The U.S. is trying to do right by Ukrainian refugees. What about Afghans? Haitians? – WBUR

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The United States has responded admirably to the Ukrainian refugee crisis. Just days after Russia invaded Ukraine, the Department of Homeland Security designated Temporary Protected Status (TPS) for Ukrainians already in the U.S., allowing Ukrainians who arrived prior to March 1 to stay and work for up to 18 months, regardless of immigration status. All deportations to Ukraine and surrounding countries were halted.
Weeks later, with Ukrainian pins on lapels in Congress and blue-and-yellow flags outside American homes and flooding social media feeds, the Biden administration declared that the U.S. would accept up to 100,000 Ukrainian refugees.
The Biden administration’s actions, taken less than a month after the invasion began, show that our nation is dedicated to aiding Ukrainians, and to playing its part in the international community. As of April 9, more than 4.5 million individuals have fled Ukraine. More than 6.5 million Ukrainians remain internally displaced. Bordering countries like Poland and Romania have accepted hundreds of thousands — if not millions — of refugees. Even if the U.S. accepting 100,000 Ukrainian refugees seems small by comparison, it shows the administration’s willingness to act quickly and morally.
Unfortunately, the American reaction to this crisis is the exception, not the norm. Routinely, the U.S. government has proven slow to act — if we act at all — when refugee crises emerge elsewhere, particularly in non-white, non-Christian, non-European countries.
Consider the American reaction to the Afghan refugee crisis. Since the Taliban captured Kabul in August 2021, more than 70,000 Afghan refugees fled to the United States and were granted temporary “humanitarian parole” status. Unlike “refugee” status, humanitarian parole status does not provide a pathway to stability and a green care. It limits the life refugees may live in America. It was also not until mid-March of this year — seven months after the crisis began — that the U.S. offered TPS to those Afghan refugees already here.
[The] U.S. government has proven slow to act — if we act at all — when refugee crises emerge elsewhere, particularly in non-white, non-Christian, non-European countries.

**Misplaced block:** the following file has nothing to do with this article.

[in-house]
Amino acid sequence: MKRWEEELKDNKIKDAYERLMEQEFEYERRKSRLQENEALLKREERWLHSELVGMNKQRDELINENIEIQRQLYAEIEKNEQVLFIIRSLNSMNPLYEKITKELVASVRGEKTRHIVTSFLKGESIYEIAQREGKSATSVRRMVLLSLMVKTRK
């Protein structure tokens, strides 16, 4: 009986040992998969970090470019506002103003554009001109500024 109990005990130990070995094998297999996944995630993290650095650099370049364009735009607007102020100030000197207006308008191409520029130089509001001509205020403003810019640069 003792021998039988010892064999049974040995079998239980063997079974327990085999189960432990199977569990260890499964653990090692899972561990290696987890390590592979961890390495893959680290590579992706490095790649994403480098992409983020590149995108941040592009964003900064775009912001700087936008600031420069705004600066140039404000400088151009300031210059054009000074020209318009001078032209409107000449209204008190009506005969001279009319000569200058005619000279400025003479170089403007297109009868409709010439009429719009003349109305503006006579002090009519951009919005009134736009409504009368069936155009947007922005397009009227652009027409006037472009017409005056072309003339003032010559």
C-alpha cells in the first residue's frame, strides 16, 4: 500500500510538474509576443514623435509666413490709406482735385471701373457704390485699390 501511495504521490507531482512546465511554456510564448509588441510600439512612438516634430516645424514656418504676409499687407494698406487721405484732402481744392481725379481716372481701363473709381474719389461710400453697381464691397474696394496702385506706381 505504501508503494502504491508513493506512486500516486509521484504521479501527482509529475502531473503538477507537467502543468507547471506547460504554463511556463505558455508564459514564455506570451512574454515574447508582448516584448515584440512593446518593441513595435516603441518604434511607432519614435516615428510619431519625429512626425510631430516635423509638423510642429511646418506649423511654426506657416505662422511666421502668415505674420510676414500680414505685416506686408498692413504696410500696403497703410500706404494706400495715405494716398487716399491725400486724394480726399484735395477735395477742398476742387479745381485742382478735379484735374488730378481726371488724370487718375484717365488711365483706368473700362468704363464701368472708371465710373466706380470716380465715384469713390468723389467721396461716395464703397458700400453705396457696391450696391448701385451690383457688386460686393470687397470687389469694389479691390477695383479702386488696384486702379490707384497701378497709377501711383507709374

The American reaction to the crisis in Haiti represents an even starker failure of U.S. refugee policy. While Haiti has long suffered from political and economic instability, two events in 2021 dramatically worsened the situation: the assassination of Jovenel Moïse, Haiti’s president, in early July and a massive earthquake that killed 2,200 and injured 12,000 on August 14.
After multiple announcements, the U.S. issued its final declaration of TPS for Haitians on August 3, 2021 (granting TPS status only to Haitians currently in the country). This gave refugees little time to arrive in the U.S. after Moïse’s assassination, and did not apply to any that sought safety after the earthquake. Haitian refugees, however, continued to pursue safety. Many traveled through Mexico to seek entrance at the American border. In response, the Biden administration used the Trump-era Title 42 policy, which allows Customs and Border Protection (CBP) to expel migrants without considering their asylum claims. The Biden administration used this policy to expel countless Haitian refugees. Deportation flights of Haitian nationals continued in spite of the instability.
As the Biden administration’s treatment of Afghan and Haitian refugees demonstrates, the U.S. has a long way to go in treating refugees in a just, humanitarian way. At the same time, our response to Ukrainian refugees makes clear that we can aspire to be a humanitarian leader.
If those aspirations are real, the federal government must not only strengthen its refugee resettlement program, it must strive to make it more fair and equitable.
Four years of the Trump administration gutted the U.S. refugee resettlement program. It is currently dramatically under-resourced and overworked. Many organizations dedicated to refugee resettlement shrunk as a result of Trump-era policies, so even if President Biden seeks to accept more refugees, the infrastructure to aid them once they’re here is broken. The system must be reinforced and protected from the whims of a single administration.
To be a humanitarian leader, we might also work to right our inadequate actions. For Afghan refugees, Congress must pass the Afghan Adjustment Act. This policy would provide Afghan refugees in the U.S. a path to permanent residency. The Afghan Adjustment Act would help address the massive backlog of Special Immigrant Visa (SIV) and asylum applications, and prove more effective and humane than another temporary extension.
For Haitian refugees, it is paramount that the Biden administration stand by its recent decision to end the use of Title 42. Even though some state and federal officials have voiced concern about ending it, the deeply inhumane program must end, and migrants must be allowed their legal right to apply for asylum. The Biden administration must also issue a new TPS designation for Haitian refugees. A new designation would ensure recent arrivals from Haiti may live and work without fear of being returned to their home country.
The U.S. has an opportunity to build off of its strong response to the Ukrainian refugee crisis. Moving forward, these new policies and attitudes towards people seeking refuge should be the norm, not the exception.
Elizabeth Sweet is the executive director of the Massachusetts Immigrant and Refugee Advocacy (MIRA) coalition. The MIRA coalition includes 130-plus organizational members, including grassroots community organizations, refugee resettlement agencies, providers of social, legal and health services, faith-based organizations and civil and human rights advocates.
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